Haiti, Chile earthquakes registered in water well
University of Nebraska-Lincoln scientists say that recent earthquakes in Haiti and Chile temporarily affected groundwater levels in Nebraska.
The hydroseismic activity—the effect that seismic waves have on groundwater—likely would have been missed if not for a decades-old instrument.
Jesse Korus checked the water well near Aurora March 2 and found a minor excursion, or spike, in the water levels chart corresponding to the Feb. 27 earthquake in Chile, and another corresponding to the Jan. 12 earthquake in Haiti. Korus is the groundwater resources coordinator in UNL’s Conservation and Survey Division, part of the School of Natural Resources.
The Aurora well contains a strip chart recorder, technology dating to the 1930s that uses pen and ink connected to a floating bobber. When the surface of the water moves, the motion is translated from the bobber to a pen moving along a strip of paper. Groundwater level changes in response to earthquake activity are called hydroseisms. Most of the equipment measuring groundwater in Nebraska has been replaced with digital monitors which, because they are not set to continuously monitor levels, are less likely to record such hydroseisms, said Korus.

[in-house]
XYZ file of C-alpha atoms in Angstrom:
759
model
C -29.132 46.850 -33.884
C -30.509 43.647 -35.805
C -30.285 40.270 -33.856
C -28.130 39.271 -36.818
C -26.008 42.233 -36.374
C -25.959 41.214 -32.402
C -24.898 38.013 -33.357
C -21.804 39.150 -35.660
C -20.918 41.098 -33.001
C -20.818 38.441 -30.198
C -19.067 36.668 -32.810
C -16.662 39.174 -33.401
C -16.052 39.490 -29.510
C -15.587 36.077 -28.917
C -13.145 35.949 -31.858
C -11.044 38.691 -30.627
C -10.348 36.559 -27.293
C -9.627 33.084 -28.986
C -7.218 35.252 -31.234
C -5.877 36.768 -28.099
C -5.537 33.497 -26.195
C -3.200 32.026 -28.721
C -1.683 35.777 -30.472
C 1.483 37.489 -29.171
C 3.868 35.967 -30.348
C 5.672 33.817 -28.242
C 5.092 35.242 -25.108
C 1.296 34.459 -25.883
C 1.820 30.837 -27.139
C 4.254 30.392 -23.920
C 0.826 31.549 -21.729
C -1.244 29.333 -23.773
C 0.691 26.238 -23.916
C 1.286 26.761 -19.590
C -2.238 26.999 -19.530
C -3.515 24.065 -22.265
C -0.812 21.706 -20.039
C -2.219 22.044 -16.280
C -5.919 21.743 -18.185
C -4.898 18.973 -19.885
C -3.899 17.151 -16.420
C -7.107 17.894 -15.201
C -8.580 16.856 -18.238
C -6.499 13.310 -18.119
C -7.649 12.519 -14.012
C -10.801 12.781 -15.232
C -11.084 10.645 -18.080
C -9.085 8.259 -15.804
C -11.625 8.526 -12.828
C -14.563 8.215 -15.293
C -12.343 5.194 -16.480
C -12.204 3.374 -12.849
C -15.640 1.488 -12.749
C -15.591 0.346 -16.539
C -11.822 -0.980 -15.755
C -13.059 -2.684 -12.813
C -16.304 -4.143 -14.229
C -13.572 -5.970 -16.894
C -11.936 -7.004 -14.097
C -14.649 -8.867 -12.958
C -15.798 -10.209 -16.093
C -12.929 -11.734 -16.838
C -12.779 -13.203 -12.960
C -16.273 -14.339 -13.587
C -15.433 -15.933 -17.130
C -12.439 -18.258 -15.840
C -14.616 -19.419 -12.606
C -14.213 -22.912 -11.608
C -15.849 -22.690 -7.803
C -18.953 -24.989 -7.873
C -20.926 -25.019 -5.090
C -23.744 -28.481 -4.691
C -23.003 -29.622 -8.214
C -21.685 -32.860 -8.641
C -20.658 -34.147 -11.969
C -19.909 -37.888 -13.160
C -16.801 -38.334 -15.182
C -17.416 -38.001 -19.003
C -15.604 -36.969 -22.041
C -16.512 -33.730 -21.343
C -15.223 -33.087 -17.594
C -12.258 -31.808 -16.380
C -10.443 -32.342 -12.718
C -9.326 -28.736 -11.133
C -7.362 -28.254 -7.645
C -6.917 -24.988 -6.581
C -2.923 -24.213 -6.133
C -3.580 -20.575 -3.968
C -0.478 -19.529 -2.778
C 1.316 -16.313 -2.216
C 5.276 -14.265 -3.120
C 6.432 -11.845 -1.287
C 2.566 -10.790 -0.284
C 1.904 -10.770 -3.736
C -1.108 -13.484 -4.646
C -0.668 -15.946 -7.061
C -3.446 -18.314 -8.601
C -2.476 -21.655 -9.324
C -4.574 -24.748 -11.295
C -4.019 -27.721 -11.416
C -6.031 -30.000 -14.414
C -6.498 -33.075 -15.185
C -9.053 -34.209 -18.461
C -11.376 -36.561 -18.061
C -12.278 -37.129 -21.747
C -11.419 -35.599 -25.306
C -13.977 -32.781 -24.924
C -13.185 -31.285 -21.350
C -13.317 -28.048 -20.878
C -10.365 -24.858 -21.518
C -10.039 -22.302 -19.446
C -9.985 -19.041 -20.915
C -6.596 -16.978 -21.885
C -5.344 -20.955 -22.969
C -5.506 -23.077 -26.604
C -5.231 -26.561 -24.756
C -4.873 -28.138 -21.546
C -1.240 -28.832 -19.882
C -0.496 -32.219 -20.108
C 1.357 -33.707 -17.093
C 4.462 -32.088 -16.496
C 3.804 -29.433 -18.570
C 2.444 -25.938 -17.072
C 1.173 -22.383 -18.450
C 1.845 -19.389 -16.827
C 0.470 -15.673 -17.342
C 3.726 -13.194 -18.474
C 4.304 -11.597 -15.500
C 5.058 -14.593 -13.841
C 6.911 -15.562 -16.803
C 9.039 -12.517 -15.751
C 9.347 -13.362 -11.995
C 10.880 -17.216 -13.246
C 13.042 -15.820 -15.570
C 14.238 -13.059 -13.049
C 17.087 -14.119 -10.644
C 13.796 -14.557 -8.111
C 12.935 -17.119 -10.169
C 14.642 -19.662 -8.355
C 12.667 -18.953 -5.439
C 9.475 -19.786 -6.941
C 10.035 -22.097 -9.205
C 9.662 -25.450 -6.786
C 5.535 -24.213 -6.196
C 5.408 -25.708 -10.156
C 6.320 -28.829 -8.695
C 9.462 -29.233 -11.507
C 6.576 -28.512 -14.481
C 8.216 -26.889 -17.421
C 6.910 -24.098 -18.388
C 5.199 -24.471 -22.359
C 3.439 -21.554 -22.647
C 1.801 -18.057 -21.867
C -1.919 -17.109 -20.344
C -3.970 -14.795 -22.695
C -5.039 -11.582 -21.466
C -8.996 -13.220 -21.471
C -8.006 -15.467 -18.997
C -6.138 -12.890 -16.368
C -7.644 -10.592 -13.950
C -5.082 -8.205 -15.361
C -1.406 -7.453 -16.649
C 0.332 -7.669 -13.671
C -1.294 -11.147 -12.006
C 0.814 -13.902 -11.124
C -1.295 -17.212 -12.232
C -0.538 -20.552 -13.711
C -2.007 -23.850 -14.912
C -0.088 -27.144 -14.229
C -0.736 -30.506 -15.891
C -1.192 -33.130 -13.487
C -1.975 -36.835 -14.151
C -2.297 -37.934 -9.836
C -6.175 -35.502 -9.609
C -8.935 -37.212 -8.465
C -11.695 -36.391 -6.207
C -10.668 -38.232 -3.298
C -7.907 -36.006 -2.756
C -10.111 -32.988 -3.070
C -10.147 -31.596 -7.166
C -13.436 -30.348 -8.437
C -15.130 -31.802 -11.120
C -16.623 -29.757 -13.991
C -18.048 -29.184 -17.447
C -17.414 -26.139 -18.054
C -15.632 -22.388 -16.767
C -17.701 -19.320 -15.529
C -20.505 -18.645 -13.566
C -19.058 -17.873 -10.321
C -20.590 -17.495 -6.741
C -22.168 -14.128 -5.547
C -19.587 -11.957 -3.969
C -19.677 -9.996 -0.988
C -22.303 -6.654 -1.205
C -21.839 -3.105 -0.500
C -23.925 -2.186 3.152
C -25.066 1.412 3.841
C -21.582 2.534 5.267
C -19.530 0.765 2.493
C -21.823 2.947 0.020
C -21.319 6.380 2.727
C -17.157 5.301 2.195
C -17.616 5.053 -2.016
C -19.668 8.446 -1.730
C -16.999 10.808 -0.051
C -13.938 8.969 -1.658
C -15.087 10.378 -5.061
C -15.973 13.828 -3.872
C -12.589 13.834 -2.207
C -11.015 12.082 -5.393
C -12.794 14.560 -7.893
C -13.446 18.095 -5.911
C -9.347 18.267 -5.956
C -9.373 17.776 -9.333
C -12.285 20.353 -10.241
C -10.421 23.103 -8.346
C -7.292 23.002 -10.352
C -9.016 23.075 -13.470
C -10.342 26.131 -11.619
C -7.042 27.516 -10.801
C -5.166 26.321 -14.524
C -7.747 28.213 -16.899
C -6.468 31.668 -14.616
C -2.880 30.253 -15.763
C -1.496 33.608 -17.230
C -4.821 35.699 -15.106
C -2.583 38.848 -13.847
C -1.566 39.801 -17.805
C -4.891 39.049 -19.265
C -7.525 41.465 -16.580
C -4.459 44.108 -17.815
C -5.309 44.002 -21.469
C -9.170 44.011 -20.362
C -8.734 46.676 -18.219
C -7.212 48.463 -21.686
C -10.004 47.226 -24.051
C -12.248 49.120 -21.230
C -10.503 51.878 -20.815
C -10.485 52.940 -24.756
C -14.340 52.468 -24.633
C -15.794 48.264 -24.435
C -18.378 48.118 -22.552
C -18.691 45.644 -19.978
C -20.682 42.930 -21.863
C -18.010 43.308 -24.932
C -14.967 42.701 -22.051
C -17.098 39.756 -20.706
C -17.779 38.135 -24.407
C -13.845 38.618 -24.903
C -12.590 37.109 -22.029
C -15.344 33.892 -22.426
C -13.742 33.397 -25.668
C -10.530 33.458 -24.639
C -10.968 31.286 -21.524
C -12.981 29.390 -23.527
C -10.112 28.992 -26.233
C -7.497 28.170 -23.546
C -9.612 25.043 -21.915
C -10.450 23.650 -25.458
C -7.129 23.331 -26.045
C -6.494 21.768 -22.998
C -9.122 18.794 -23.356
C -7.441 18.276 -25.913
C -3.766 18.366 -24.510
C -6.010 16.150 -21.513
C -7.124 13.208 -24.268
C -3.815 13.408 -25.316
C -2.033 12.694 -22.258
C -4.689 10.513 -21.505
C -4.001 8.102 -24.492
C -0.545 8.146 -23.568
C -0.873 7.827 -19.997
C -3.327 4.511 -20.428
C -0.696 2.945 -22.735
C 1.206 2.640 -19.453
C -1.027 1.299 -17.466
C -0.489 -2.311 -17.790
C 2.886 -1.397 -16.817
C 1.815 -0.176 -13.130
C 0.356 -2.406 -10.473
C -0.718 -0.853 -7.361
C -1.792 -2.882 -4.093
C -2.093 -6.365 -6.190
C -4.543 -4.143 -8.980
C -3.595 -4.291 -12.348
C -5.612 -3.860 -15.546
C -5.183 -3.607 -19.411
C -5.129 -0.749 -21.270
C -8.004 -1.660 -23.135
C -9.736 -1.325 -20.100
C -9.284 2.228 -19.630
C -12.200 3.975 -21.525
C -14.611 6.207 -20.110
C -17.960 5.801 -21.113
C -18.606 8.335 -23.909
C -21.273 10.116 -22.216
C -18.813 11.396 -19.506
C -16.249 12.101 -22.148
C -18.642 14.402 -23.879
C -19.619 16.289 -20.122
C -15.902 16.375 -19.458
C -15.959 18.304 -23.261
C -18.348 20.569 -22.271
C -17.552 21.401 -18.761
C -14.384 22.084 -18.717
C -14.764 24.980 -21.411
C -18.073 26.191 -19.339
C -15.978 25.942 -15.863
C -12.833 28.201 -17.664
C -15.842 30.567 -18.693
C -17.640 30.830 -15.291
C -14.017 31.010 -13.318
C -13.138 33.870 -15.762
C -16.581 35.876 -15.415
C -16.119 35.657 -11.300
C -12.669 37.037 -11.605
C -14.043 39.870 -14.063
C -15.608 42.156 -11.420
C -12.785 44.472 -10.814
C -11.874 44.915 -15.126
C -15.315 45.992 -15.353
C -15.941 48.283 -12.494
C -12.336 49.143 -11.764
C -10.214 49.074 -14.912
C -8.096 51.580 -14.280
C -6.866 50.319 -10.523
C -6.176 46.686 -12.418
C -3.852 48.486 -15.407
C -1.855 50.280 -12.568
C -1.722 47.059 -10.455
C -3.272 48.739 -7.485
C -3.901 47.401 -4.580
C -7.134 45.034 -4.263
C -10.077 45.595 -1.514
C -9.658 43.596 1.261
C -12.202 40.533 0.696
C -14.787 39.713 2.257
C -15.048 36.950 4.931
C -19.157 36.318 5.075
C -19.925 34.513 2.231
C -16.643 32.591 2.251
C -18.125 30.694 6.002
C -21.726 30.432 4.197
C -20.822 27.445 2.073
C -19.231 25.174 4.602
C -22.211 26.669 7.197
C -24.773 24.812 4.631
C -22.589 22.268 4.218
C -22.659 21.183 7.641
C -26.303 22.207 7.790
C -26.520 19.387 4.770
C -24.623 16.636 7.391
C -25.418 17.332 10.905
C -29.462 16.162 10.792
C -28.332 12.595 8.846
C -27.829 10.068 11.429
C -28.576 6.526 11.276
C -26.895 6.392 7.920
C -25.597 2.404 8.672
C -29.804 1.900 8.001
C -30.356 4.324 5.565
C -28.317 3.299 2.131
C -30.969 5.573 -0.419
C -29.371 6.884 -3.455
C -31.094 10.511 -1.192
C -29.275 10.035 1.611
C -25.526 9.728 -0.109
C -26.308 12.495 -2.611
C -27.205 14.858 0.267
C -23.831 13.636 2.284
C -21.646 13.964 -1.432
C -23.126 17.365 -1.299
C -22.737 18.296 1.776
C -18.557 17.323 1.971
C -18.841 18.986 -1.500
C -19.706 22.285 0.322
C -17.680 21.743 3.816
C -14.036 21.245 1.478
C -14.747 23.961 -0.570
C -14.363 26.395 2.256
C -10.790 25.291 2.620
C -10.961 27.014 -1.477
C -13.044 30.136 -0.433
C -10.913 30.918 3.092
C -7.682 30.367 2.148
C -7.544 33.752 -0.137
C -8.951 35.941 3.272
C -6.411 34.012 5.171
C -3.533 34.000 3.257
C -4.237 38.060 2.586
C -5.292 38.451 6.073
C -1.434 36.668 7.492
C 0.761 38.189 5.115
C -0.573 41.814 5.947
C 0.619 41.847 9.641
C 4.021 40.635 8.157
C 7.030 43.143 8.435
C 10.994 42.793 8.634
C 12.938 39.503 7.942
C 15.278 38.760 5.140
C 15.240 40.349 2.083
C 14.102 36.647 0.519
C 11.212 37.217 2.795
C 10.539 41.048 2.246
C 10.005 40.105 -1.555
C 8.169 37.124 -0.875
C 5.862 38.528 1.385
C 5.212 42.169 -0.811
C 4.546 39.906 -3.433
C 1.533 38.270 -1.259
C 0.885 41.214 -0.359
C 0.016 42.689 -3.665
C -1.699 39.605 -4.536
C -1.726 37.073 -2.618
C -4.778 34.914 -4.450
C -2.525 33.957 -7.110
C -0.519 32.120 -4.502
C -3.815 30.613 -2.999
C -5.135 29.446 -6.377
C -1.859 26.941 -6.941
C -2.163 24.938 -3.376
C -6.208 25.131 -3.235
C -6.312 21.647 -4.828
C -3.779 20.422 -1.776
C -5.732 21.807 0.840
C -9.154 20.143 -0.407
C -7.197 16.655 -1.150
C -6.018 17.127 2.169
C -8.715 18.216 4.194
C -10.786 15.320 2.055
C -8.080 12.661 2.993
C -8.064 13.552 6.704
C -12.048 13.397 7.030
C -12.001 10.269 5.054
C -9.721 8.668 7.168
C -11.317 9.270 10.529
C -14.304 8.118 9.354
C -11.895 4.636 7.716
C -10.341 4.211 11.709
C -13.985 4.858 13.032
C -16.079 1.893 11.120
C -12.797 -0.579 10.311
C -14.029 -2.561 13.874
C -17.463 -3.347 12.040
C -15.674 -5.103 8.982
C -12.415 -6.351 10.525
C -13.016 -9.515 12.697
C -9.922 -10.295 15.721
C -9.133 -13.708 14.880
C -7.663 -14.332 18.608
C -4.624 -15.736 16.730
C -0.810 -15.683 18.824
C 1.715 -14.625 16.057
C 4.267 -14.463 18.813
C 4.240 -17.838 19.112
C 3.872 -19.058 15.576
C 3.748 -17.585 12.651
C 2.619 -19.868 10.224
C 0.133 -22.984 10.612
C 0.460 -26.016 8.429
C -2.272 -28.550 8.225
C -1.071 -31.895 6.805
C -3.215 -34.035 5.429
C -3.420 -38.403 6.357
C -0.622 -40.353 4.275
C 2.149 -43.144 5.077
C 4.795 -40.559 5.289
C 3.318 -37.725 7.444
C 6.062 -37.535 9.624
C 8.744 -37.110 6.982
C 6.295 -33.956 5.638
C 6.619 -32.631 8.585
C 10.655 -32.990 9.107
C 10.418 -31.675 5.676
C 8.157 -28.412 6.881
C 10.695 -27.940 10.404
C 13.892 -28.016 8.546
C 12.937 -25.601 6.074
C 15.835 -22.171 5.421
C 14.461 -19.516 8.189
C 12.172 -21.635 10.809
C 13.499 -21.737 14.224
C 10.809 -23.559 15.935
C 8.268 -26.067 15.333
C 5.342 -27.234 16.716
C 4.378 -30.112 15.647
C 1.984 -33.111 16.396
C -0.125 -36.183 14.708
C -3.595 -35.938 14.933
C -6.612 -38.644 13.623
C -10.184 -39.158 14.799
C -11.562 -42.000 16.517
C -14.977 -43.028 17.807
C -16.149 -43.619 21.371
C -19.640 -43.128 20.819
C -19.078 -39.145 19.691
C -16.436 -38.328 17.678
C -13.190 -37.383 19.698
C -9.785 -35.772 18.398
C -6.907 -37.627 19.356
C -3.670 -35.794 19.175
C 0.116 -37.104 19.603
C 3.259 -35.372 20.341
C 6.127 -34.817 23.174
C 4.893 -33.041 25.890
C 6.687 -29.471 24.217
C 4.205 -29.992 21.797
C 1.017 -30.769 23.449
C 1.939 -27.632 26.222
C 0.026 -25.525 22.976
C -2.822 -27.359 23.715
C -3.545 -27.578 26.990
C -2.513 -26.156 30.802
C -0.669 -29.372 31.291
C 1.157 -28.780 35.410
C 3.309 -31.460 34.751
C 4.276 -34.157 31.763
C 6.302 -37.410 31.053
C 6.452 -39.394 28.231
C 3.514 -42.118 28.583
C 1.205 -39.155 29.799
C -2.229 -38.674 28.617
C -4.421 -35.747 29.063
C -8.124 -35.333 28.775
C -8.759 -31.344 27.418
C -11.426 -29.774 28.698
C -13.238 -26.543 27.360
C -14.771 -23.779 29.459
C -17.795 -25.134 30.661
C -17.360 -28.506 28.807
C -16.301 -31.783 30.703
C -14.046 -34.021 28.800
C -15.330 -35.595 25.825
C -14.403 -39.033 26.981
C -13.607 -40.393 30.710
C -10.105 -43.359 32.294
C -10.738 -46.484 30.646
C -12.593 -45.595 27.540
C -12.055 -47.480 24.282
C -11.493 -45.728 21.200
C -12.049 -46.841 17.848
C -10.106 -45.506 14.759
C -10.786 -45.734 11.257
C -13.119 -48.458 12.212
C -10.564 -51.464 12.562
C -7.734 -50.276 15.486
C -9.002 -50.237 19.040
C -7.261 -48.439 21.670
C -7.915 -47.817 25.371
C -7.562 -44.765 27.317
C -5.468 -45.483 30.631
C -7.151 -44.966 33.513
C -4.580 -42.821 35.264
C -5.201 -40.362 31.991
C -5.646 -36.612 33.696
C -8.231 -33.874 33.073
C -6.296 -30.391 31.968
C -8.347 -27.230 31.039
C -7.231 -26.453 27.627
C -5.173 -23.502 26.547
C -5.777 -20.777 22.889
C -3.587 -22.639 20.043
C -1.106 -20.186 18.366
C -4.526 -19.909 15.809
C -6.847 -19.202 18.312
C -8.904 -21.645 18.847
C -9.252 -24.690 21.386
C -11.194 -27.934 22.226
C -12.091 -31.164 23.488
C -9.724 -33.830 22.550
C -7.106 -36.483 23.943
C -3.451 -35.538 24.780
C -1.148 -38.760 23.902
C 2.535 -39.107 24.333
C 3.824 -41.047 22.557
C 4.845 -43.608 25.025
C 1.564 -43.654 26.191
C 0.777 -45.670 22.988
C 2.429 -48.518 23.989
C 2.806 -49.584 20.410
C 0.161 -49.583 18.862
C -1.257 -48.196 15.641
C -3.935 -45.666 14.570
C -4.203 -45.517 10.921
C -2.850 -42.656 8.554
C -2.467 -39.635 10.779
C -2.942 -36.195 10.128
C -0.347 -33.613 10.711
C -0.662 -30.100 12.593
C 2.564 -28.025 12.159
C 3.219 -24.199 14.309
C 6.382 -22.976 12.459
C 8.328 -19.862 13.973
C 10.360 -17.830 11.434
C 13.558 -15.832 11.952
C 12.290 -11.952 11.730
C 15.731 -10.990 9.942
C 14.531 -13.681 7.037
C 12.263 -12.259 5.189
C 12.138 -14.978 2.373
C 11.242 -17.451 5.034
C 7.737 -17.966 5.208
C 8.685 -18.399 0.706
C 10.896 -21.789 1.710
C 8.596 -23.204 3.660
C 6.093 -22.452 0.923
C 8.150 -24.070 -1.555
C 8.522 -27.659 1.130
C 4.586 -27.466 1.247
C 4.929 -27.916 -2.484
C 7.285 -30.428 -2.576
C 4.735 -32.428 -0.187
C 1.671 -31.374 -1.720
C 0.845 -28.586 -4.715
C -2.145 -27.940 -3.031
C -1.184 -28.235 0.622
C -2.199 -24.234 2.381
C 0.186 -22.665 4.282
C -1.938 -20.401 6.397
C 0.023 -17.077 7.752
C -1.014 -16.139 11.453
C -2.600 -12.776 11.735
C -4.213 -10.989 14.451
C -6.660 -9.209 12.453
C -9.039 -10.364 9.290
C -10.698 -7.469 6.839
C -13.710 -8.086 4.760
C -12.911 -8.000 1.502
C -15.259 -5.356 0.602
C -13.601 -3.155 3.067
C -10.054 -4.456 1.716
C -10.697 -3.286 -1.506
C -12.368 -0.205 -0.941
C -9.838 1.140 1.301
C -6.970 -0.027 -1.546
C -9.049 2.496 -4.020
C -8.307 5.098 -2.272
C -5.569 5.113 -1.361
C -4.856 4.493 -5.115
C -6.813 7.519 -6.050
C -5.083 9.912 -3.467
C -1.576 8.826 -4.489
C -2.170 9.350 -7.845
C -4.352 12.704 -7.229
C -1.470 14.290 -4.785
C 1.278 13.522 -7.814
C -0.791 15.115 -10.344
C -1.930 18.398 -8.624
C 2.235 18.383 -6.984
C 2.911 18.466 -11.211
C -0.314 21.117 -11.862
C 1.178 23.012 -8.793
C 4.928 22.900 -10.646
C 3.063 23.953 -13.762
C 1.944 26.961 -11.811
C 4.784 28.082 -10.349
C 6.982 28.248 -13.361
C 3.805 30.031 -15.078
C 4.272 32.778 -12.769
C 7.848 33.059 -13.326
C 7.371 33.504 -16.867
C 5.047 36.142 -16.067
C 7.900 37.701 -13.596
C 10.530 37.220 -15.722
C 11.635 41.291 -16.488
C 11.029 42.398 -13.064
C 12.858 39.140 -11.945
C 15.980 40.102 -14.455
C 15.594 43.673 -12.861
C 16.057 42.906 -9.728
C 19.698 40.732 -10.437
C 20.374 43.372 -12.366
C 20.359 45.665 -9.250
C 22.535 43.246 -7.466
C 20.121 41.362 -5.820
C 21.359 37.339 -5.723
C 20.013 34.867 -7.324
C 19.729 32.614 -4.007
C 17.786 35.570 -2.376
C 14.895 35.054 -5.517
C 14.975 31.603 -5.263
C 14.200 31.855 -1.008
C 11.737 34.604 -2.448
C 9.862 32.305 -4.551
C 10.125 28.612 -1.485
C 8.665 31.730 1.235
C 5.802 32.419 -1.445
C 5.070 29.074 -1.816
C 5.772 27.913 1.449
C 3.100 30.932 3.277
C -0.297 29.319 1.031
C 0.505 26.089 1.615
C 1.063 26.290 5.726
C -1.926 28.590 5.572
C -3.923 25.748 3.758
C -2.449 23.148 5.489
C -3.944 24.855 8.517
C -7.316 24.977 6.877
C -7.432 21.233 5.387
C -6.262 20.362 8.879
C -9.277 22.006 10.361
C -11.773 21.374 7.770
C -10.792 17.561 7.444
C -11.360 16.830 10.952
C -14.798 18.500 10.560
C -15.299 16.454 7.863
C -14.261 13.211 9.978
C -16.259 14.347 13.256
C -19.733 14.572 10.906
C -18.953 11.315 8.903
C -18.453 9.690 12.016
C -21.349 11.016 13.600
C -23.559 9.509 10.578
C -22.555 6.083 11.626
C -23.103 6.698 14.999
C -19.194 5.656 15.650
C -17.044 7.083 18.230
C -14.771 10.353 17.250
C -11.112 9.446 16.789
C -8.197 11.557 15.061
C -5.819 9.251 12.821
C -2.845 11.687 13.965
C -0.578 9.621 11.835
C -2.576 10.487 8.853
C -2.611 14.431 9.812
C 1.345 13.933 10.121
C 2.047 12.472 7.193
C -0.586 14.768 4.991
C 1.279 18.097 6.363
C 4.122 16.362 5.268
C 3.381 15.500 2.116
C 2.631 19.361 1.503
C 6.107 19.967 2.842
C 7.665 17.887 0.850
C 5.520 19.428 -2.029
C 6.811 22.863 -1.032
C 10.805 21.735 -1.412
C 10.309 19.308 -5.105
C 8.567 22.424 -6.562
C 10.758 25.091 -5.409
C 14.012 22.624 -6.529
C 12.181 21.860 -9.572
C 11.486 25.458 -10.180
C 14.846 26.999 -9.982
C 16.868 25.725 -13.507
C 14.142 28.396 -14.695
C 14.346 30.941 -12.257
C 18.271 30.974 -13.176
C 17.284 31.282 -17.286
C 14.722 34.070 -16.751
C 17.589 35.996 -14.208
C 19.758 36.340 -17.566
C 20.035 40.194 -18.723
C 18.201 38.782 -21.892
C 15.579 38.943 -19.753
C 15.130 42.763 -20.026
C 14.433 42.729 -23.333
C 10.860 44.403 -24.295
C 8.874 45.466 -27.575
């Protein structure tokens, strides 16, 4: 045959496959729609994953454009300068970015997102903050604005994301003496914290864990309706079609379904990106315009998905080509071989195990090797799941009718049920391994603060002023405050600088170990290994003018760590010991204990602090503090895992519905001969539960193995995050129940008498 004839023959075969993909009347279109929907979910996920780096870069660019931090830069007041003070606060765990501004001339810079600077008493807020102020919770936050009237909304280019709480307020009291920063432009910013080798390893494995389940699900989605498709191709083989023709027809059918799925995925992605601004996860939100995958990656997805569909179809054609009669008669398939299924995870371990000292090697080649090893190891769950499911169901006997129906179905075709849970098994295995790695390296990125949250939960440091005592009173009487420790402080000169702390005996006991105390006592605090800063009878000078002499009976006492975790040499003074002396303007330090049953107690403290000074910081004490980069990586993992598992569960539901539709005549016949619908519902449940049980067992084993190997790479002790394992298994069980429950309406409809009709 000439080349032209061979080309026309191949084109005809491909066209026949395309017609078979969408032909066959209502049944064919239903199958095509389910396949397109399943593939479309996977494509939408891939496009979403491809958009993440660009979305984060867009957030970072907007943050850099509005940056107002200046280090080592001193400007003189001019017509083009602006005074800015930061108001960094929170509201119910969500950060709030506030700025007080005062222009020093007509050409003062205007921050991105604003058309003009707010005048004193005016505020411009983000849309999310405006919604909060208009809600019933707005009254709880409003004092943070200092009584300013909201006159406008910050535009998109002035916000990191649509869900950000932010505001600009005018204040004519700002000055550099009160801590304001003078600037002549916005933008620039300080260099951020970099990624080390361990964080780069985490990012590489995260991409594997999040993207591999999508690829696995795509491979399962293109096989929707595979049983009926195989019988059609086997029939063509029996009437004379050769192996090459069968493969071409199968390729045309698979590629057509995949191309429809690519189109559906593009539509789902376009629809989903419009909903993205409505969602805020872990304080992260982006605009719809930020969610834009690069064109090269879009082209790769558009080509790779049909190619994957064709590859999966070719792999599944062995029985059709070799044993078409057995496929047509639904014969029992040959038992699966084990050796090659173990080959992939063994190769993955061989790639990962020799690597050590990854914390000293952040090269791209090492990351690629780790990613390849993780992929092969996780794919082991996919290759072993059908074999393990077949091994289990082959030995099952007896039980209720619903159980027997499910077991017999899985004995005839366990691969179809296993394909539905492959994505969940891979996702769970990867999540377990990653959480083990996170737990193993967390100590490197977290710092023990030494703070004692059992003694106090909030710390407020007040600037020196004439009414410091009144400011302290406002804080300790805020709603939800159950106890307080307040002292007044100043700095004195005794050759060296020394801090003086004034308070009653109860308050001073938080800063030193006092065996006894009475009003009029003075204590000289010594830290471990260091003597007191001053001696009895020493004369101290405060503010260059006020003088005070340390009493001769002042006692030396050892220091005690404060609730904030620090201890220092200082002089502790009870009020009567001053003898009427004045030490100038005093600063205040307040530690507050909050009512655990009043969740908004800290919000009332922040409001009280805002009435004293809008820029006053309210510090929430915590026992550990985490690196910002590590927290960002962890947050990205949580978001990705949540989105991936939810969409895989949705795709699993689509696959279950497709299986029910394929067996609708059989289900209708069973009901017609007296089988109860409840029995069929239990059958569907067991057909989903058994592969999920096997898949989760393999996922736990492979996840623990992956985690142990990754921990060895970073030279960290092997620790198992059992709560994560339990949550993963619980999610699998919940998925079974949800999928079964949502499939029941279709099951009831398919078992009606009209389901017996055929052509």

Major earthquakes in the past also have registered on the Aurora well equipment, such as the 2004 Indian Ocean earthquake and resulting tsunami. Connected to the sand and gravel layers of the High Plains Aquifer, the Aurora strip chart recorder has recorded deep and distant earthquakes, while missing local seismic events.
“The significance is that this is something that needs to be researched,” said Matt Joeckel, associate professor of geology in the School of Natural Resources and the Department of Geosciences.
“Here in Nebraska it affected water levels in some wells,” said Mark Burbach, associate geoscientist at SNR. “For others the connection could be more personal, affecting family members or business interests. It is a reminder that what happens around the world affects all of us.”